Pessimism aside, I’m happy for this moral reckoning, and I welcome the next. I’d love to see greed take a dive, but the death of the threat of violence would be as welcome. (As if they could be separated…)
I think treating all men as guilty is the very definition of unfair. There’s even an -ism for it.
Guilt/innocence are things that correspond to someone’s actions, not their demographic–unless ALL individuals within that demographic commit the same act.
So for example, the Hutu mass murdered the Tutsi. It was unidirectional. But if there existed just a single Hutu that did not kill anyone (or order anyone be killed), they would not be guilty just because they are Hutu.
It must be kept at the level of the individual.
The article is very poorly written, I think we can agree.
But the statement is not “all men did bad thing”. The statement is “all men benefit from bad thing”, and also, “so what are you gonna do about it?”
Ok, so let’s see:
(1) All men benefit from a bad thing so (2)what are you going to do about it?
Strategically, if you want the most people working on (2), having to concede to (1) can’t be a requirement. And, in fact isn’t a requisite requirement.
Ex. 1 I don’t need to have benefited from the Tutsi genocide to feel like it’s a good thing to be a volunteer in Rwanda. And presumably the more volunteers the better.
You don’t need to be motivated by guilt. You can be motivated by empathy, or curiosity, or wanting to belong, or…etc.
And people can only be responsible for their own actions. It can’t be good for you to feel negative emotions about yourself, based off what someone that looked like you did. If you find that a useful motivator then I guess I can’t knock it as a personal strategy for action, but there are costs as well.
I agree with you.
But there is a pretty large segment of the population that have been blithely drifting along with the attitude of “this does not concern me”.
Clearly the article is the wrong way to say “yes it does” but that was the goal. So why do people choose an ineffective method (motivation by guilt)?
There are a couple possibilities. The first commentor on the article hypothesized that the article was “performative”. In other words “Men are bad, but I’m an exception because I’m the one pointing the finger”. That’s a pretty cynical take, but it might be accurate. Another possibility is that it’s simply a very emotionally charged topic that doesn’t always bring out the best communication style in folks. People get upset. People point fingers. So, you’re right to point it out, that it’s counterproductive.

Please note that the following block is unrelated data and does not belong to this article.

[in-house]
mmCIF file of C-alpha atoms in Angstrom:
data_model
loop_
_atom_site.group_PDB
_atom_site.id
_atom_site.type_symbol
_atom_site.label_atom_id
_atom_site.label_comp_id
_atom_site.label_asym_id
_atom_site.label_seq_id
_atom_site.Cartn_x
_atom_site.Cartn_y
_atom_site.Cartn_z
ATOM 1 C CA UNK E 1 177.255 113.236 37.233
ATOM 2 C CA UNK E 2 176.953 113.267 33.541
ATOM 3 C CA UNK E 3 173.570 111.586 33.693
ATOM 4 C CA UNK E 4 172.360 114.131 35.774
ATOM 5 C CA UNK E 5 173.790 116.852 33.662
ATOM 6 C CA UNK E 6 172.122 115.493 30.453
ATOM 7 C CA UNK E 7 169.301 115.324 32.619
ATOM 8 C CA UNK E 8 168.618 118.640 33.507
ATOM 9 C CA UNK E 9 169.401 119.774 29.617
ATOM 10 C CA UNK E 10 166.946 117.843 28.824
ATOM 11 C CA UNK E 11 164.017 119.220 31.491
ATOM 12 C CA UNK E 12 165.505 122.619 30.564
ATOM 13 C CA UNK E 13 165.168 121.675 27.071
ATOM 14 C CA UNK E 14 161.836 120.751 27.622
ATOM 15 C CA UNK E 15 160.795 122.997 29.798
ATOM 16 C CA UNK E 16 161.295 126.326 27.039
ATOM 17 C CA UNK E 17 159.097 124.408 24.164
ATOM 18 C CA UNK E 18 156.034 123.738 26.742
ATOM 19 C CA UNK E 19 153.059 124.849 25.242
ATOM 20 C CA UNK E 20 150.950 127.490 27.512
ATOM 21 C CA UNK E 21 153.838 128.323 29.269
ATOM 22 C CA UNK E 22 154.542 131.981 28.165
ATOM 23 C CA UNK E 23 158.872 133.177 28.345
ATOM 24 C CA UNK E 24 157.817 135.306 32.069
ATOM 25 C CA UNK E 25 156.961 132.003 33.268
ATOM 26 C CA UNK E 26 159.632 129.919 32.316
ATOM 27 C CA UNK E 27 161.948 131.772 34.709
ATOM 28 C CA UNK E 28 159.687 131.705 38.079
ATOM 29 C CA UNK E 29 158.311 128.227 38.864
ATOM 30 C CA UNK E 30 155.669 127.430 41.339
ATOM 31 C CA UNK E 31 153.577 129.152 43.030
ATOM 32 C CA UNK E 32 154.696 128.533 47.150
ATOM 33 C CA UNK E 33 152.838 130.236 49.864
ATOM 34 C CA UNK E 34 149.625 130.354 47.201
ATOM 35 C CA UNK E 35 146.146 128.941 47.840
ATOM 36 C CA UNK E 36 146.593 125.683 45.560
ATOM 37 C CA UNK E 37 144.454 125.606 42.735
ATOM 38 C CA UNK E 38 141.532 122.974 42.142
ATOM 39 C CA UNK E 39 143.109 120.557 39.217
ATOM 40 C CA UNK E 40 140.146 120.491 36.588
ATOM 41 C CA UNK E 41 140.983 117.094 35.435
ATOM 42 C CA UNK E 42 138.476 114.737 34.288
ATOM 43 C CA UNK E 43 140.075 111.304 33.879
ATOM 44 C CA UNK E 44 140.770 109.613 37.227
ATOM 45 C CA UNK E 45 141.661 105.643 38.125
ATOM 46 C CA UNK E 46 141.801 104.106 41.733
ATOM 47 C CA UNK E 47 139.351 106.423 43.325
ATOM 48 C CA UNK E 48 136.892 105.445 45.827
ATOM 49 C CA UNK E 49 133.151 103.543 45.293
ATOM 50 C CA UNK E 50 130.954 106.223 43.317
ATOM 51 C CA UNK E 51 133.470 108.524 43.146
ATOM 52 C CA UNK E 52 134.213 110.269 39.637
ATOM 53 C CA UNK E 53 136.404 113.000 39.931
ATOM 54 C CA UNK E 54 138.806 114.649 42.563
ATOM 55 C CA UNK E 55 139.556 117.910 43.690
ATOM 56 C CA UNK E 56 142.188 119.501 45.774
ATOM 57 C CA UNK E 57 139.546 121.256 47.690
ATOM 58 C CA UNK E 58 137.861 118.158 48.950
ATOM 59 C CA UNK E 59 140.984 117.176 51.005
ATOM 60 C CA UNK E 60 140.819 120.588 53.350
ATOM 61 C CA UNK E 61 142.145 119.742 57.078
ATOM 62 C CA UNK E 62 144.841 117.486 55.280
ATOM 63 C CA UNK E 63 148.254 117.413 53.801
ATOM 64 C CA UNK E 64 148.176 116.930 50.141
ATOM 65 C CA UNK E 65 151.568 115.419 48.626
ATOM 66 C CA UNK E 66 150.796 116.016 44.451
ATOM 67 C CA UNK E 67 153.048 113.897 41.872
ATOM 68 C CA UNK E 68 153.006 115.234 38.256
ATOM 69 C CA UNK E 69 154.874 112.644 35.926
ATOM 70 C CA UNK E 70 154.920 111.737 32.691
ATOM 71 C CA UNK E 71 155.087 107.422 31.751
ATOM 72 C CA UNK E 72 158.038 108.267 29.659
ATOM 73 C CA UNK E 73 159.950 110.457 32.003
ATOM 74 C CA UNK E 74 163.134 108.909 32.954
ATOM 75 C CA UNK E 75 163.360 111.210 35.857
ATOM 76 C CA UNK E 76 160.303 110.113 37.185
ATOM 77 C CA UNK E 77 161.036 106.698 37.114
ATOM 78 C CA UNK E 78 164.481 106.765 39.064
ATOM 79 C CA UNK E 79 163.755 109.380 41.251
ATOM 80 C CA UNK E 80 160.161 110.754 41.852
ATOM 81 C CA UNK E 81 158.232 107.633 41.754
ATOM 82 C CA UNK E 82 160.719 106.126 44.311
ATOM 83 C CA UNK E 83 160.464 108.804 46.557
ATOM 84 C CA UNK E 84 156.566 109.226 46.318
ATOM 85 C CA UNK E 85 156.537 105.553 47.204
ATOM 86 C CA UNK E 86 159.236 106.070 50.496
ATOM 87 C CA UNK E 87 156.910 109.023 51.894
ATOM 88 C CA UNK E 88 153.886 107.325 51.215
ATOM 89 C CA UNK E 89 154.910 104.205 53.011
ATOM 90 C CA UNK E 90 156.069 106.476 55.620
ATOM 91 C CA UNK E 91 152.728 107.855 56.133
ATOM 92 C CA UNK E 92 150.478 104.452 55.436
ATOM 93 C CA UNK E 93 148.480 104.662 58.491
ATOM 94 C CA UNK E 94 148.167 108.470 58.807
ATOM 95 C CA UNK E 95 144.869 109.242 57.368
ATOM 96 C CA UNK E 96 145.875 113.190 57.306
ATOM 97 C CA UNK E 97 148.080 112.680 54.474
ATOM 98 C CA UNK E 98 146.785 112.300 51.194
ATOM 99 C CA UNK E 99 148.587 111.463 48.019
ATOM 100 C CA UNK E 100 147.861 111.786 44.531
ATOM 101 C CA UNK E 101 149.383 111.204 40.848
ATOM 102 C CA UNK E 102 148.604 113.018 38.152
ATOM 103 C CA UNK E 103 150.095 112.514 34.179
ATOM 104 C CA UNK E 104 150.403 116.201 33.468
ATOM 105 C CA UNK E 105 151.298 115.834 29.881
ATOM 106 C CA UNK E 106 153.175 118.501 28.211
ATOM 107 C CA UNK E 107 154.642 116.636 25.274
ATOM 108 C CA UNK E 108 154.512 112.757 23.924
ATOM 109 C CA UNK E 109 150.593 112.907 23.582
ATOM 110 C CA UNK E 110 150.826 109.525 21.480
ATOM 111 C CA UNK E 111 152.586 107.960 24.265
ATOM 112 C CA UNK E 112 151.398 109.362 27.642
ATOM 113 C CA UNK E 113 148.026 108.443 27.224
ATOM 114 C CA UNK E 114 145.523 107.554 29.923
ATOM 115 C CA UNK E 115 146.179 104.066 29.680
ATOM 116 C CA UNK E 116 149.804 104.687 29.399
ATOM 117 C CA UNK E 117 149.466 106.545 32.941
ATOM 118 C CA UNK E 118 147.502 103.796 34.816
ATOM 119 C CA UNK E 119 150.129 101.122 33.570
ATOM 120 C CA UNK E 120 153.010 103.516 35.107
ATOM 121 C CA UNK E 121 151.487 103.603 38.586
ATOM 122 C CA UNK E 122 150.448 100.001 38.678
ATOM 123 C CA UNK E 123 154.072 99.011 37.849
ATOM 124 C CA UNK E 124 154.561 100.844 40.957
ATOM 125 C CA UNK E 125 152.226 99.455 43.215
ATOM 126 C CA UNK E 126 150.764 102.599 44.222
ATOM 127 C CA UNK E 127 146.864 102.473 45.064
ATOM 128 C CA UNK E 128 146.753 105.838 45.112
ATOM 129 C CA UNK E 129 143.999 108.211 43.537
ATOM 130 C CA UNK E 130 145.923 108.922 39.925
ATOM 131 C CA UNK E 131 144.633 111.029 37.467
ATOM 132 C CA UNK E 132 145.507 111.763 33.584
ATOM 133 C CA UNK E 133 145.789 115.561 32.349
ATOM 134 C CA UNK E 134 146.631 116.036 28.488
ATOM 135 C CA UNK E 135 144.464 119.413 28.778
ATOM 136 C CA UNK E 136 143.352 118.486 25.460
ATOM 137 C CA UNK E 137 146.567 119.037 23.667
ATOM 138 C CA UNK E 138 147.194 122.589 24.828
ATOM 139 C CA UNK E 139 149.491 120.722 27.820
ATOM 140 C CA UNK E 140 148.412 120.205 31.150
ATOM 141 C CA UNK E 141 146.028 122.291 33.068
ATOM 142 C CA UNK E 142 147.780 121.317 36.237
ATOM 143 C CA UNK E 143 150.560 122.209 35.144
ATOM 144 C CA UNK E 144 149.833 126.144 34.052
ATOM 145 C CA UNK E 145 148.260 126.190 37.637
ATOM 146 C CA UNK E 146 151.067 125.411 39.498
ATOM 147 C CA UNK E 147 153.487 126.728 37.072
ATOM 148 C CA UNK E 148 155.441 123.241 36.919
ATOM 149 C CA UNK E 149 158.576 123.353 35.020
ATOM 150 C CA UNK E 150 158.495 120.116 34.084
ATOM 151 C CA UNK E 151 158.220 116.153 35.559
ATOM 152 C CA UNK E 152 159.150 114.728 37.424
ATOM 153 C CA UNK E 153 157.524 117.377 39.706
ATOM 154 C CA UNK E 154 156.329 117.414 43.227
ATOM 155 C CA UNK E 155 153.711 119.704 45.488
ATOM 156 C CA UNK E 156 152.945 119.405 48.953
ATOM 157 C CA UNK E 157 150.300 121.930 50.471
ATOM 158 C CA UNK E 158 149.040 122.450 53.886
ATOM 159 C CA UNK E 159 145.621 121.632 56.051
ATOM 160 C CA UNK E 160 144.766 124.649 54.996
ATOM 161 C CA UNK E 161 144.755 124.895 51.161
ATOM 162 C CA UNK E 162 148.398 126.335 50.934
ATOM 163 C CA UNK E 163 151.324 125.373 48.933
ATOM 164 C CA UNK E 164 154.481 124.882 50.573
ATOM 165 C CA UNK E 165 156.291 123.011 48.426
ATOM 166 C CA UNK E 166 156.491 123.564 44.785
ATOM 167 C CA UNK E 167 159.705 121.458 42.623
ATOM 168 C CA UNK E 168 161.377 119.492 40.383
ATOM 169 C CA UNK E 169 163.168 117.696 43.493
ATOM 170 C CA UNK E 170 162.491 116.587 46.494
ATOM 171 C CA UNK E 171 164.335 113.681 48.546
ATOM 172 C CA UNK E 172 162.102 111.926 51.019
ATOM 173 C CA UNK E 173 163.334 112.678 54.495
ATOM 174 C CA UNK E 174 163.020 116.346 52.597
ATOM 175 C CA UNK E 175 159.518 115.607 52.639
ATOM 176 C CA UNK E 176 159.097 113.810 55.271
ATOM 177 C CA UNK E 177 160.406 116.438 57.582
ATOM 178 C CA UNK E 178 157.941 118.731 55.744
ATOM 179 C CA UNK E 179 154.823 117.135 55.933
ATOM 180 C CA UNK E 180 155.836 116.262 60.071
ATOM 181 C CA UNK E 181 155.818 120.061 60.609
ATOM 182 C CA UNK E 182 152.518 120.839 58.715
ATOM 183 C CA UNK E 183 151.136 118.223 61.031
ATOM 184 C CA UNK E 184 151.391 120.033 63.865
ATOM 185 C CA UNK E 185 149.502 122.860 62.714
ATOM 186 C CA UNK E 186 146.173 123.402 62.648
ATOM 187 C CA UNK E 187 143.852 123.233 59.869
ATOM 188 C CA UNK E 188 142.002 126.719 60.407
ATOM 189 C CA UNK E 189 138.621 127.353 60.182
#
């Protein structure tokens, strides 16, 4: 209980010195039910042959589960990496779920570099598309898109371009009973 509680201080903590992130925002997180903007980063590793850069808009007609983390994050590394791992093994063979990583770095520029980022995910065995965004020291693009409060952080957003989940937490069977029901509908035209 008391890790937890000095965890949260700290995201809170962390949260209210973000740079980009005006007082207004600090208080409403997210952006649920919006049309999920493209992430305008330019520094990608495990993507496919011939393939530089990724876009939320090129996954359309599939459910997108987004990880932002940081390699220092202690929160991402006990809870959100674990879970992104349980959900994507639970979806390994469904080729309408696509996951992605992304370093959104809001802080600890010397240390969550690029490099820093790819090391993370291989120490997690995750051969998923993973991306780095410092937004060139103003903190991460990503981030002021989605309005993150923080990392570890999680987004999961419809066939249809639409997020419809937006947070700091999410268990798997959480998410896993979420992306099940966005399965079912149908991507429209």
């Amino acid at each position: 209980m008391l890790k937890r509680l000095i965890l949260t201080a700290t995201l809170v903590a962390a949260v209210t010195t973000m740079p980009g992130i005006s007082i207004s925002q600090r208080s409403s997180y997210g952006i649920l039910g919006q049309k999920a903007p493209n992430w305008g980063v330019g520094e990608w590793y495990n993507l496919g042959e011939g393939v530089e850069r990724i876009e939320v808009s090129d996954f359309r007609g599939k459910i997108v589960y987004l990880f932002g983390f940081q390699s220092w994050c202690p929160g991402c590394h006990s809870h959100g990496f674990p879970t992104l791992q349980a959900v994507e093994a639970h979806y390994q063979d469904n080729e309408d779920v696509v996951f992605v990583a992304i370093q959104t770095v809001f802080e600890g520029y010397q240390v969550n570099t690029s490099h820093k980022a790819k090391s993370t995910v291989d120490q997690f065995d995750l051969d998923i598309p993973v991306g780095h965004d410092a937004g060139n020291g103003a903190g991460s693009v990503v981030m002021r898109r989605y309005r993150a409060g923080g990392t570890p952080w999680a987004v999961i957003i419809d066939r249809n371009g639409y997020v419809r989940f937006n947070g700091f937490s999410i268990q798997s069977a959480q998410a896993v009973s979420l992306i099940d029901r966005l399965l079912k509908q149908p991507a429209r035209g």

I’m just saying that while it might not be the best method to achieve desirable goals, it’s also not beyond comprehension why somebody would put it this way.
No denying it…that article is totally effective. Here I am talking about it!
But even though the article was the catalyst for what I said, I wasn’t just wondering about the author’s motivation (I actually didn’t consider that at all).
I just want to keep my head on straight with all of this stuff.
People can fall into mass hypnosis–there is no reason to think I’m immune from that–and so I just want to make sure all the steps add up. Conversations like this help me form my ideas. For instance, if it weren’t for your post–and the way you worded what you said–it wouldn’t have occurred to me that a feeling of guilt is what’s being pushed as a prerequisite for action.
So why guilt? And what does someone gain by convincing someone else to feel guilty…or shame on behalf of?
It may be performative. Saying “you should feel guilty” implies the person saying it is somehow above it.
It may be projecting. So, translate “you” into “me”.
It’s probably both.
Ye olde “he who smelt it dealt it”